A state audit recently revealed that the Georgia DOT (DOT) has a $456 million dollar budget shortfall. The Georgia Constitution does not allow a state agency to run a deficit.Thus, the State Board of Transportation has had scramble to cut funding for road projects in 2010.
The DOT is governed by a 13-member State Board of Transportation.The Board decides which public roads will be part of the state highway system, approves long-range construction projects, oversees construction projects and administers lease agreements among other duties.
Audit problems have waylaid the big budget road projects as the DOT faces an $8 billion dollar shortfall over the next six years.If the Georgia Legislature approves the 2010 budget, thirty percent of the state’s main road budget will go for payments on previous road project commitments.Much of the road budget goes to repaving, repairs and maintenance.There will be less money for new construction of highways, safer interchanges, and bridge replacement.
As reported in the Atlanta Journal and Constitution this month, the DOT slowdown has cost 10,000 jobs in road building and engineering.Internally, the DOT plans to lay off hundreds of workers, eliminate unfilled jobs, freeze pay raises and cut health care benefits.Eleven local road projects across the state have been taken off the drawing board.
How does this affect our state?Our highways, roads and public transportation contribute to virtually everything of value in our economy and in our lives.Roads link businesses to suppliers and customers. Roads bring jobs, health care, education, government and recreation within our reach.Economists have determined that public investment in surface transportation increases economic output, reduces prices, raises incomes and raises profits.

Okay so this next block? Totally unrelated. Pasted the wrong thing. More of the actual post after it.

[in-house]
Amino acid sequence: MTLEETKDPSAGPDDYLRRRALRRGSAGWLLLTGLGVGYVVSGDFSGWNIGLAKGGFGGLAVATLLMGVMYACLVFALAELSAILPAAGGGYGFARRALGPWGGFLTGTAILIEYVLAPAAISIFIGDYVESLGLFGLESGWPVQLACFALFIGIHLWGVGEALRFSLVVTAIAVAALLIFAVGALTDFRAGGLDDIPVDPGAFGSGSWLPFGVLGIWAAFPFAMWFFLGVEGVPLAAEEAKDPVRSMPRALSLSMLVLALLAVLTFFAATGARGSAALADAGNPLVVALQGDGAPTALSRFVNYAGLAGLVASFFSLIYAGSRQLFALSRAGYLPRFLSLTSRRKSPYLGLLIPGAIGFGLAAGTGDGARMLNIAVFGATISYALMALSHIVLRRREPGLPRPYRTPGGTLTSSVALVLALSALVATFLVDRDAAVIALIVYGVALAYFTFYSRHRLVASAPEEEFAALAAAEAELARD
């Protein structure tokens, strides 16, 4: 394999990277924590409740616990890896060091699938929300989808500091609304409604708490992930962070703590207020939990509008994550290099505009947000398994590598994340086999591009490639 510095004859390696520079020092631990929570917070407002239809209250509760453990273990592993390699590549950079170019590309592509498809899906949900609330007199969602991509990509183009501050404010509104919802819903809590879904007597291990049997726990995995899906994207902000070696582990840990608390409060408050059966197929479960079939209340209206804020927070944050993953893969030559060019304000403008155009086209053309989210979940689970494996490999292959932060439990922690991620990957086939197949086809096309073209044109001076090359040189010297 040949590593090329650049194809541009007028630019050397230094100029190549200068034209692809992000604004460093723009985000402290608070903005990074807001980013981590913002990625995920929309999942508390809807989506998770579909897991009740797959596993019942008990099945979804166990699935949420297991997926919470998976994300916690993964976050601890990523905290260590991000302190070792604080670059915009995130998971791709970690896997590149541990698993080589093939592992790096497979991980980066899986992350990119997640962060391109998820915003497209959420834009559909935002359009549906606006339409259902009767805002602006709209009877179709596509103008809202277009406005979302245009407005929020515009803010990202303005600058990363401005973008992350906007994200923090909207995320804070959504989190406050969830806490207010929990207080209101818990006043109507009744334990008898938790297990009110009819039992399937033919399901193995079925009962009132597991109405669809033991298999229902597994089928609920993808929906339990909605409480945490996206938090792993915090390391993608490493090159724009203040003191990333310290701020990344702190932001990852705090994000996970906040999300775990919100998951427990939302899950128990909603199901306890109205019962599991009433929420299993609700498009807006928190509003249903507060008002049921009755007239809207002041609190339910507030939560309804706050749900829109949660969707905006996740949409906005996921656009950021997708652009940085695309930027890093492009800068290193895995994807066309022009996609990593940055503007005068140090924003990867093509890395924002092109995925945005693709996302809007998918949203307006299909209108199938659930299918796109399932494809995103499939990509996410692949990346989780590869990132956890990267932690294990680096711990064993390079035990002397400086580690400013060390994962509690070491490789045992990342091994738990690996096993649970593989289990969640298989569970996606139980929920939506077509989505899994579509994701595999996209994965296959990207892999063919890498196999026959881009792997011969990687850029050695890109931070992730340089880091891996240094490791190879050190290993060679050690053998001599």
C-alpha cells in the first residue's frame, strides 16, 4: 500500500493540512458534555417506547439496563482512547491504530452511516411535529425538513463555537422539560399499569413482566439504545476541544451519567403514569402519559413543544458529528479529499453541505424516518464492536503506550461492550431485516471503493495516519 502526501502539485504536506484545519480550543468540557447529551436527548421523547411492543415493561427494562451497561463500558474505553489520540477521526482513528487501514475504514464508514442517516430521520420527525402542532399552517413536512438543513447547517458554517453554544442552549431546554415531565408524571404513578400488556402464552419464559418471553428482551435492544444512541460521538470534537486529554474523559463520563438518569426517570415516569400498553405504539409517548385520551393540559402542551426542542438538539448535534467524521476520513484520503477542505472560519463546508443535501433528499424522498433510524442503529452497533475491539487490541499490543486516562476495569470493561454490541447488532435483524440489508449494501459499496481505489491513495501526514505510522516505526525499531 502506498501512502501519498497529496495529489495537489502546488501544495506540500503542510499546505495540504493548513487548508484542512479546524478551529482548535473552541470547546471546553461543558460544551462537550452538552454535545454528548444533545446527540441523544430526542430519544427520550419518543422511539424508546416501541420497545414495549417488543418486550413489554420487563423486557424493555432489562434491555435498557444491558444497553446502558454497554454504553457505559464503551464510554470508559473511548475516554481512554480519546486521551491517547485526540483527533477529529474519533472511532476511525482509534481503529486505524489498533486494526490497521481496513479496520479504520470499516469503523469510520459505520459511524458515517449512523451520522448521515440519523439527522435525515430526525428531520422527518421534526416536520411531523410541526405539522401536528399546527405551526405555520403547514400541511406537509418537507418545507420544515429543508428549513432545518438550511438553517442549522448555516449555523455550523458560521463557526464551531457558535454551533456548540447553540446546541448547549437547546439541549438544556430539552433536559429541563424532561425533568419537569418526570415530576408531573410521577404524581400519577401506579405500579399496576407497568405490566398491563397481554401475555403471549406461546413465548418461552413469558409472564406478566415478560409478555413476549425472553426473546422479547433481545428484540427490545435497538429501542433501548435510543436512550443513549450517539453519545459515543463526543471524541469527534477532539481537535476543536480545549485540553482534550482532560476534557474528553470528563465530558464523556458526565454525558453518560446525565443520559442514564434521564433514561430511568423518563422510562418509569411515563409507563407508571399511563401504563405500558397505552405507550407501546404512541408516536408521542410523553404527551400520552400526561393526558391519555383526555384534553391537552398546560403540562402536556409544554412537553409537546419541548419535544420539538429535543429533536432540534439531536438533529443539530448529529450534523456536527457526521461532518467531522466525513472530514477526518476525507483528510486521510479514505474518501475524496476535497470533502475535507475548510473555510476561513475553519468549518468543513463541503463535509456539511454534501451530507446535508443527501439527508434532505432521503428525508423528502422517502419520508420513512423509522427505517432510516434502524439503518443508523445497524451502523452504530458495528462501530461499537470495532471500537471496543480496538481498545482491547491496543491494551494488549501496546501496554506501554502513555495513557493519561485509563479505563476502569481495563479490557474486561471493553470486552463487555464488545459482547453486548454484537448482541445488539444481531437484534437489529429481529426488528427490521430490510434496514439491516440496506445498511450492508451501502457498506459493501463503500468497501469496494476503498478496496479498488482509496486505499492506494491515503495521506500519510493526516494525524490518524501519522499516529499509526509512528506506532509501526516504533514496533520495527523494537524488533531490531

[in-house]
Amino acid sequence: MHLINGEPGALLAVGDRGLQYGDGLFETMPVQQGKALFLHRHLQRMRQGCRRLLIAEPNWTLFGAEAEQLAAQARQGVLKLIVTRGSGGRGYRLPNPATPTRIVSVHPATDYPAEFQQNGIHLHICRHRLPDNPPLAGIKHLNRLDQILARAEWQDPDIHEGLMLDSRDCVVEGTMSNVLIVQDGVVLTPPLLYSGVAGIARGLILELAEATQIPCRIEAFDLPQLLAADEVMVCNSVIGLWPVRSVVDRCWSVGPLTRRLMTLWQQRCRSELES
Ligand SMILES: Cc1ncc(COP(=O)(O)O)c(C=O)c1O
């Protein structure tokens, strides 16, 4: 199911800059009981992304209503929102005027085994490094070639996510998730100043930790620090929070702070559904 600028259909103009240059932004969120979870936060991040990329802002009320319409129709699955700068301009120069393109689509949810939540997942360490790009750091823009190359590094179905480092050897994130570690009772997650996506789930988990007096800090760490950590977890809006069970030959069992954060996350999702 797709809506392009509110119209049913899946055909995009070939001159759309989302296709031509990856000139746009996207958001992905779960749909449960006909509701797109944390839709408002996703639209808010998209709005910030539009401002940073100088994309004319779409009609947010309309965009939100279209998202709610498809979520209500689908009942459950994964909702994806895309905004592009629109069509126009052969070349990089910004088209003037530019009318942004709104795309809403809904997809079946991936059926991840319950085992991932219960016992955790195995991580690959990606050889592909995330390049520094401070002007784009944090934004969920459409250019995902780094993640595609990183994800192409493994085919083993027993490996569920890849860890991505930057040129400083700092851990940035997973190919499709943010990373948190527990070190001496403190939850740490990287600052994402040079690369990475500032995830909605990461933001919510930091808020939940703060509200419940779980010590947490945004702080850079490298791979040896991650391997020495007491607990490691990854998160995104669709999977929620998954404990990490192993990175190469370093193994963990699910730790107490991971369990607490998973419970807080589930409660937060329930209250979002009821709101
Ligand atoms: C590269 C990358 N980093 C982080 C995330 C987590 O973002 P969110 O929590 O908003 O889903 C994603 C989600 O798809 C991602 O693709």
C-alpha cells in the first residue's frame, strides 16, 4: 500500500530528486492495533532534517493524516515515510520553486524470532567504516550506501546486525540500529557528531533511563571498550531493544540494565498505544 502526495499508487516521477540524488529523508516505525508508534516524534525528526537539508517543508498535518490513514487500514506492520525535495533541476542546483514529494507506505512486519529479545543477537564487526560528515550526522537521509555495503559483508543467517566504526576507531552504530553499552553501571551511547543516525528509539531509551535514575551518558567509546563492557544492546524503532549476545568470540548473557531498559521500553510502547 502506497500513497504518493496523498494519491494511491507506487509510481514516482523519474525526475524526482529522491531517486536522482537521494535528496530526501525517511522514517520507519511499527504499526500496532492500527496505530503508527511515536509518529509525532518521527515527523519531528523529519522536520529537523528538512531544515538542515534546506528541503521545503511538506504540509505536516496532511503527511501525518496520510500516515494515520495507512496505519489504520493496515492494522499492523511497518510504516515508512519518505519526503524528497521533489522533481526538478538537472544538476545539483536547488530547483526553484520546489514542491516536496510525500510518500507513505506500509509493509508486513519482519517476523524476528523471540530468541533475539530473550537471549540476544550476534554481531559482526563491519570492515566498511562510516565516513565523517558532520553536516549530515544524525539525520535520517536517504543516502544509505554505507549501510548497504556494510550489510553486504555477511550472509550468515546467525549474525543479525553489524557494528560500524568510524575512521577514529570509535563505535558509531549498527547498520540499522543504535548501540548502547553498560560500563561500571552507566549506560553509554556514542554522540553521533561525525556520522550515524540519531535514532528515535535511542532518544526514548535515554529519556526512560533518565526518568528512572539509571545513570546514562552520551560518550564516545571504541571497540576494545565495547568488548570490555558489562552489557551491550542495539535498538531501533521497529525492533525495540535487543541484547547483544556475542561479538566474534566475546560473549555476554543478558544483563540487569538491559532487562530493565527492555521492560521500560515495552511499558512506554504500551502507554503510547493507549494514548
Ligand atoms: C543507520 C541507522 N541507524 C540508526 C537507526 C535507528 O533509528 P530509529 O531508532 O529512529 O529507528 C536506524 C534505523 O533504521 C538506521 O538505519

For example, a new highway makes it possible for a rural region to attract new industry, creating jobs and tax revenues.Low-income residents who gain expanded access to public transportation systems suddenly have access to jobs, which cuts unemployment, raises income, and creates tax revenue.
According to Cambridge Systematics, Inc, a transportation consulting firm, every $1 of tax income invested in public transportation generates $6 in economic returns.Standard & Poor’s asserts that highway investment has been shown to stimulate the economy more than any other fiscal policy.
Poor roads and underfunded infrastructure lead to highway safety problems and congestion.The U.S. Department of Transportation analysis shows that 42,000 people are killed in highways annually.According to these reports, poorly maintained roads are responsible for a third of those injuries.
As our economy continues to tumble both on a state and national level, the cost to Georgia citizens for a slowdown in road development and maintenance is enormous.Not only will this hurt Georgians economically, it raises the risk of driving.Let’s hope the DOT budget gets back on track.
However, if a poor road design or poorly maintained road causes an accident for which you or someone you love is injured, the law firm of Robert N. Katz can help you.Contact us today for a free consultation on your claim.